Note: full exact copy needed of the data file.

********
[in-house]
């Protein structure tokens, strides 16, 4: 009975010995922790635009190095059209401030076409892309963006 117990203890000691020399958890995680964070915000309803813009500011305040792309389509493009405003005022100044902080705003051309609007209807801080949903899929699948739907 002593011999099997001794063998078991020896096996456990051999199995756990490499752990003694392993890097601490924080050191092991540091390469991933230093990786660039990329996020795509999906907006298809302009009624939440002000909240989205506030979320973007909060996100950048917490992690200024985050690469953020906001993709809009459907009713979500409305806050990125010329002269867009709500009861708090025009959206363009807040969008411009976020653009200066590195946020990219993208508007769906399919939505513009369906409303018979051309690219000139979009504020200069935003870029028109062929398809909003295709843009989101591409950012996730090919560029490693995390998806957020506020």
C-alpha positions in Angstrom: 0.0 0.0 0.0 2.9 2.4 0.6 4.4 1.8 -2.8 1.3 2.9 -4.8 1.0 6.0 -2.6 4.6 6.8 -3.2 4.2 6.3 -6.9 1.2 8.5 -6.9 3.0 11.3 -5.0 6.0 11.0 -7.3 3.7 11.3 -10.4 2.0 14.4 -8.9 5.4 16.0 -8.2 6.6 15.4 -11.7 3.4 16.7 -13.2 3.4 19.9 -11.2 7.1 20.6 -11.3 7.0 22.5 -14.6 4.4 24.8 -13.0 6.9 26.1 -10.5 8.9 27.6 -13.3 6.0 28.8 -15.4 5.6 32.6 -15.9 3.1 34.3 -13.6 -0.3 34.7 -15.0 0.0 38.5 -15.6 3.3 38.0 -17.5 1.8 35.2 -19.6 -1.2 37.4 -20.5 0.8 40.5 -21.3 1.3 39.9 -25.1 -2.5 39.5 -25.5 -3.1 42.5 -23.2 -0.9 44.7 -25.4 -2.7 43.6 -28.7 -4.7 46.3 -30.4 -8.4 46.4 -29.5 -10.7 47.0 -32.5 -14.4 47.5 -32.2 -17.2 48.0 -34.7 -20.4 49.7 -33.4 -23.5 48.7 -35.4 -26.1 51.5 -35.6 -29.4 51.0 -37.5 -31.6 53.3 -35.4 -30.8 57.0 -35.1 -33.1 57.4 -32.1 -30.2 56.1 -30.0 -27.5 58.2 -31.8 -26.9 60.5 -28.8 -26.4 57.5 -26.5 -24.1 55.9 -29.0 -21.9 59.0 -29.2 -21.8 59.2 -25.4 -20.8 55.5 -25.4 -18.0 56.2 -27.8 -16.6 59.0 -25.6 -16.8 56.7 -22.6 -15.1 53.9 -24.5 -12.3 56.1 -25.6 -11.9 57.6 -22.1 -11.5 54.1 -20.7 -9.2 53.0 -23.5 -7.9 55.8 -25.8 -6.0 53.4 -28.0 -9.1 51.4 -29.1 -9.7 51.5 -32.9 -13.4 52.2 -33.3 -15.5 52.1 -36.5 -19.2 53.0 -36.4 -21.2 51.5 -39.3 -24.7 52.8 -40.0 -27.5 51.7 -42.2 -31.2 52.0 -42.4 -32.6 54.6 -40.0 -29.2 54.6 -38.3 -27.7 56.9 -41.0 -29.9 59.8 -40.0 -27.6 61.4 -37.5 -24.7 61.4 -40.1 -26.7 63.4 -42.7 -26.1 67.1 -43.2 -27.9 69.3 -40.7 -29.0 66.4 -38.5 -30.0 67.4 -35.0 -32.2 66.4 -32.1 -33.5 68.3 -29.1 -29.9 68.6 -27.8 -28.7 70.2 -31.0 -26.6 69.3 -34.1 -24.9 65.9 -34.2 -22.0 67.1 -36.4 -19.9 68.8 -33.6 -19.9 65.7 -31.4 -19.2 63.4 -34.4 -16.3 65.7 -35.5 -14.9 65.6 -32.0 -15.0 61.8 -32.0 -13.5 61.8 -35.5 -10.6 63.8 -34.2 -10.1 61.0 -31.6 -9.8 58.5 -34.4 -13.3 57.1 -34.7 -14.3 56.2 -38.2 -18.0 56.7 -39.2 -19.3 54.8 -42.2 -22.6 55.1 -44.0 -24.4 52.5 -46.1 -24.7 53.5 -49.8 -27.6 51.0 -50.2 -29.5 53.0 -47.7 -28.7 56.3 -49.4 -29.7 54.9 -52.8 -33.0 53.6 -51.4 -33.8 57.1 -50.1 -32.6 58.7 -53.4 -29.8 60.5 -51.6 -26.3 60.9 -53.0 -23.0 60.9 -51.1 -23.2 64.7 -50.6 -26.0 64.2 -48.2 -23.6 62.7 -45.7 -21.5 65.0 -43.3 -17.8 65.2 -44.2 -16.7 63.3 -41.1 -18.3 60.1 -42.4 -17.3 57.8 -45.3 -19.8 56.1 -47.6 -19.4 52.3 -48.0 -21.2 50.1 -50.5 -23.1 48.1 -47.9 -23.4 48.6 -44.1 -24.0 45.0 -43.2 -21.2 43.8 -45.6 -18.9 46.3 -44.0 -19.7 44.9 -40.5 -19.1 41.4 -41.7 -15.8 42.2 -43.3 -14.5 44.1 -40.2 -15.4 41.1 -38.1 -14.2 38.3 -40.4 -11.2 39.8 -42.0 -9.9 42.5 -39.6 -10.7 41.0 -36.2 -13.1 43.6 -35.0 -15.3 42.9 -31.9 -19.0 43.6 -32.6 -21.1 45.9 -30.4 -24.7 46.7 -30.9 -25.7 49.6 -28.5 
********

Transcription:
[in-house]
């Protein structure tokens, strides 16, 4: 009975010995922790635009190095059209401030076409892309963006 117990203890000691020399958890995680964070915000309803813009500011305040792309389509493009405003005022100044902080705003051309609007209807801080949903899929699948739907 002593011999099997001794063998078991020896096996456990051999199995756990490499752990003694392993890097601490924080050191092991540091390469991933230093990786660039990329996020795509999906907006298809302009009624939440002000909240989205506030979320973007909060996100950048917490992690200024985050690469953020906001993709809009459907009713979500409305806050990125010329002269867009709500009861708090025009959206363009807040969008411009976020653009200066590195946020990219993208508007769906399919939505513009369906409303018979051309690219000139979009504020200069935003870029028109062929398809909003295709843009989101591409950012996730090919560029490693995390998806957020506020």
C-alpha positions in Angstrom: 0.0 0.0 0.0 2.9 2.4 0.6 4.4 1.8 -2.8 1.3 2.9 -4.8 1.0 6.0 -2.6 4.6 6.8 -3.2 4.2 6.3 -6.9 1.2 8.5 -6.9 3.0 11.3 -5.0 6.0 11.0 -7.3 3.7 11.3 -10.4 2.0 14.4 -8.9 5.4 16.0 -8.2 6.6 15.4 -11.7 3.4 16.7 -13.2 3.4 19.9 -11.2 7.1 20.6 -11.3 7.0 22.5 -14.6 4.4 24.8 -13.0 6.9 26.1 -10.5 8.9 27.6 -13.3 6.0 28.8 -15.4 5.6 32.6 -15.9 3.1 34.3 -13.6 -0.3 34.7 -15.0 0.0 38.5 -15.6 3.3 38.0 -17.5 1.8 35.2 -19.6 -1.2 37.4 -20.5 0.8 40.5 -21.3 1.3 39.9 -25.1 -2.5 39.5 -25.5 -3.1 42.5 -23.2 -0.9 44.7 -25.4 -2.7 43.6 -28.7 -4.7 46.3 -30.4 -8.4 46.4 -29.5 -10.7 47.0 -32.5 -14.4 47.5 -32.2 -17.2 48.0 -34.7 -20.4 49.7 -33.4 -23.5 48.7 -35.4 -26.1 51.5 -35.6 -29.4 51.0 -37.5 -31.6 53.3 -35.4 -30.8 57.0 -35.1 -33.1 57.4 -32.1 -30.2 56.1 -30.0 -27.5 58.2 -31.8 -26.9 60.5 -28.8 -26.4 57.5 -26.5 -24.1 55.9 -29.0 -21.9 59.0 -29.2 -21.8 59.2 -25.4 -20.8 55.5 -25.4 -18.0 56.2 -27.8 -16.6 59.0 -25.6 -16.8 56.7 -22.6 -15.1 53.9 -24.5 -12.3 56.1 -25.6 -11.9 57.6 -22.1 -11.5 54.1 -20.7 -9.2 53.0 -23.5 -7.9 55.8 -25.8 -6.0 53.4 -28.0 -9.1 51.4 -29.1 -9.7 51.5 -32.9 -13.4 52.2 -33.3 -15.5 52.1 -36.5 -19.2 53.0 -36.4 -21.2 51.5 -39.3 -24.7 52.8 -40.0 -27.5 51.7 -42.2 -31.2 52.0 -42.4 -32.6 54.6 -40.0 -29.2 54.6 -38.3 -27.7 56.9 -41.0 -29.9 59.8 -40.0 -27.6 61.4 -37.5 -24.7 61.4 -40.1 -26.7 63.4 -42.7 -26.1 67.1 -43.2 -27.9 69.3 -40.7 -29.0 66.4 -38.5 -30.0 67.4 -35.0 -32.2 66.4 -32.1 -33.5 68.3 -29.1 -29.9 68.6 -27.8 -28.7 70.2 -31.0 -26.6 69.3 -34.1 -24.9 65.9 -34.2 -22.0 67.1 -36.4 -19.9 68.8 -33.6 -19.9 65.7 -31.4 -19.2 63.4 -34.4 -16.3 65.7 -35.5 -14.9 65.6 -32.0 -15.0 61.8 -32.0 -13.5 61.8 -35.5 -10.6 63.8 -34.2 -10.1 61.0 -31.6 -9.8 58.5 -34.4 -13.3 57.1 -34.7 -14.3 56.2 -38.2 -18.0 56.7 -39.2 -19.3 54.8 -42.2 -22.6 55.1 -44.0 -24.4 52.5 -46.1 -24.7 53.5 -49.8 -27.6 51.0 -50.2 -29.5 53.0 -47.7 -28.7 56.3 -49.4 -29.7 54.9 -52.8 -33.0 53.6 -51.4 -33.8 57.1 -50.1 -32.6 58.7 -53.4 -29.8 60.5 -51.6 -26.3 60.9 -53.0 -23.0 60.9 -51.1 -23.2 64.7 -50.6 -26.0 64.2 -48.2 -23.6 62.7 -45.7 -21.5 65.0 -43.3 -17.8 65.2 -44.2 -16.7 63.3 -41.1 -18.3 60.1 -42.4 -17.3 57.8 -45.3 -19.8 56.1 -47.6 -19.4 52.3 -48.0 -21.2 50.1 -50.5 -23.1 48.1 -47.9 -23.4 48.6 -44.1 -24.0 45.0 -43.2 -21.2 43.8 -45.6 -18.9 46.3 -44.0 -19.7 44.9 -40.5 -19.1 41.4 -41.7 -15.8 42.2 -43.3 -14.5 44.1 -40.2 -15.4 41.1 -38.1 -14.2 38.3 -40.4 -11.2 39.8 -42.0 -9.9 42.5 -39.6 -10.7 41.0 -36.2 -13.1 43.6 -35.0 -15.3 42.9 -31.9 -19.0 43.6 -32.6 -21.1 45.9 -30.4 -24.7 46.7 -30.9 -25.7 49.6 -28.5 